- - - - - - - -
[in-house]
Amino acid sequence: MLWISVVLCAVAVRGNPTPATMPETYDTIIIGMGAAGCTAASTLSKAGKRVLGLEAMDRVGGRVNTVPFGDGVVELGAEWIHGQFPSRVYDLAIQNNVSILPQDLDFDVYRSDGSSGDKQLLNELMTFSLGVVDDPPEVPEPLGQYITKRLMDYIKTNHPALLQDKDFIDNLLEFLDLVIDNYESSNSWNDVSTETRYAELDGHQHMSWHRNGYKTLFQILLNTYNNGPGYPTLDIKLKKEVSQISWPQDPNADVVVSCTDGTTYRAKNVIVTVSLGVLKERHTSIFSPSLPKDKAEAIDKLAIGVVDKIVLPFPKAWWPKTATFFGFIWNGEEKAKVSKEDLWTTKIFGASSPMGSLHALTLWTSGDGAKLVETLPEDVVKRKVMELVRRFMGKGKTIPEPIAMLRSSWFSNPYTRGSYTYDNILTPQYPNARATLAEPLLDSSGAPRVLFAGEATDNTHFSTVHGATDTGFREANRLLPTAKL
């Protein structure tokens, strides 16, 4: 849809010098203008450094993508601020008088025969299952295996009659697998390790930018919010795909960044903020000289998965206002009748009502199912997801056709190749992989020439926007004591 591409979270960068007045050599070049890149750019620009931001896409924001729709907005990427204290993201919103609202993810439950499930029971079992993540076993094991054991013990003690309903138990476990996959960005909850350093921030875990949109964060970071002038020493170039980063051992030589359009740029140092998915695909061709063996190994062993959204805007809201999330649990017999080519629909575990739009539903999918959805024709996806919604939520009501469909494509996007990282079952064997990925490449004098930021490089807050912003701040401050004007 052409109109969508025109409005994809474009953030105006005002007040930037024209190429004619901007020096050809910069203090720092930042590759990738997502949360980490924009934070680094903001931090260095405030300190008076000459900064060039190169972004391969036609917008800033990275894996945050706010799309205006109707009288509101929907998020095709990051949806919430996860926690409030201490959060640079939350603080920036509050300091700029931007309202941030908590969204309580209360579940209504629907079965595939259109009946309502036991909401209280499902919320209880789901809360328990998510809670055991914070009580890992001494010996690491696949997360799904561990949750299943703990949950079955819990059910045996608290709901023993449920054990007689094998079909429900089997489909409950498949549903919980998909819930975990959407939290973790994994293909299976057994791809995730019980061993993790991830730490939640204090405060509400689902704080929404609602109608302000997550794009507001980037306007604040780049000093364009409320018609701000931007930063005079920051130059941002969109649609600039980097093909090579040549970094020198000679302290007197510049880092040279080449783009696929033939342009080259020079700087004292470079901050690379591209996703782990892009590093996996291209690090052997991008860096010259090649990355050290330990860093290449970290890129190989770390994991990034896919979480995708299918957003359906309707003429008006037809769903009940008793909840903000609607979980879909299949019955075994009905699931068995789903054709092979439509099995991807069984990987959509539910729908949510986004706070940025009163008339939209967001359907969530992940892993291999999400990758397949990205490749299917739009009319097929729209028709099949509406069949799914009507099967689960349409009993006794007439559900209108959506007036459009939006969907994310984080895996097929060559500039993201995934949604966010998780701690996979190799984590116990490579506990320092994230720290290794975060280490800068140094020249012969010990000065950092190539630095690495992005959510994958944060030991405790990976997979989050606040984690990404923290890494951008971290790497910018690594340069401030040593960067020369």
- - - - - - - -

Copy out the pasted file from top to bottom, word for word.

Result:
[in-house]
Amino acid sequence: MLWISVVLCAVAVRGNPTPATMPETYDTIIIGMGAAGCTAASTLSKAGKRVLGLEAMDRVGGRVNTVPFGDGVVELGAEWIHGQFPSRVYDLAIQNNVSILPQDLDFDVYRSDGSSGDKQLLNELMTFSLGVVDDPPEVPEPLGQYITKRLMDYIKTNHPALLQDKDFIDNLLEFLDLVIDNYESSNSWNDVSTETRYAELDGHQHMSWHRNGYKTLFQILLNTYNNGPGYPTLDIKLKKEVSQISWPQDPNADVVVSCTDGTTYRAKNVIVTVSLGVLKERHTSIFSPSLPKDKAEAIDKLAIGVVDKIVLPFPKAWWPKTATFFGFIWNGEEKAKVSKEDLWTTKIFGASSPMGSLHALTLWTSGDGAKLVETLPEDVVKRKVMELVRRFMGKGKTIPEPIAMLRSSWFSNPYTRGSYTYDNILTPQYPNARATLAEPLLDSSGAPRVLFAGEATDNTHFSTVHGATDTGFREANRLLPTAKL
């Protein structure tokens, strides 16, 4: 849809010098203008450094993508601020008088025969299952295996009659697998390790930018919010795909960044903020000289998965206002009748009502199912997801056709190749992989020439926007004591 591409979270960068007045050599070049890149750019620009931001896409924001729709907005990427204290993201919103609202993810439950499930029971079992993540076993094991054991013990003690309903138990476990996959960005909850350093921030875990949109964060970071002038020493170039980063051992030589359009740029140092998915695909061709063996190994062993959204805007809201999330649990017999080519629909575990739009539903999918959805024709996806919604939520009501469909494509996007990282079952064997990925490449004098930021490089807050912003701040401050004007 052409109109969508025109409005994809474009953030105006005002007040930037024209190429004619901007020096050809910069203090720092930042590759990738997502949360980490924009934070680094903001931090260095405030300190008076000459900064060039190169972004391969036609917008800033990275894996945050706010799309205006109707009288509101929907998020095709990051949806919430996860926690409030201490959060640079939350603080920036509050300091700029931007309202941030908590969204309580209360579940209504629907079965595939259109009946309502036991909401209280499902919320209880789901809360328990998510809670055991914070009580890992001494010996690491696949997360799904561990949750299943703990949950079955819990059910045996608290709901023993449920054990007689094998079909429900089997489909409950498949549903919980998909819930975990959407939290973790994994293909299976057994791809995730019980061993993790991830730490939640204090405060509400689902704080929404609602109608302000997550794009507001980037306007604040780049000093364009409320018609701000931007930063005079920051130059941002969109649609600039980097093909090579040549970094020198000679302290007197510049880092040279080449783009696929033939342009080259020079700087004292470079901050690379591209996703782990892009590093996996291209690090052997991008860096010259090649990355050290330990860093290449970290890129190989770390994991990034896919979480995708299918957003359906309707003429008006037809769903009940008793909840903000609607979980879909299949019955075994009905699931068995789903054709092979439509099995991807069984990987959509539910729908949510986004706070940025009163008339939209967001359907969530992940892993291999999400990758397949990205490749299917739009009319097929729209028709099949509406069949799914009507099967689960349409009993006794007439559900209108959506007036459009939006969907994310984080895996097929060559500039993201995934949604966010998780701690996979190799984590116990490579506990320092994230720290290794975060280490800068140094020249012969010990000065950092190539630095690495992005959510994958944060030991405790990976997979989050606040984690990404923290890494951008971290790497910018690594340069401030040593960067020369």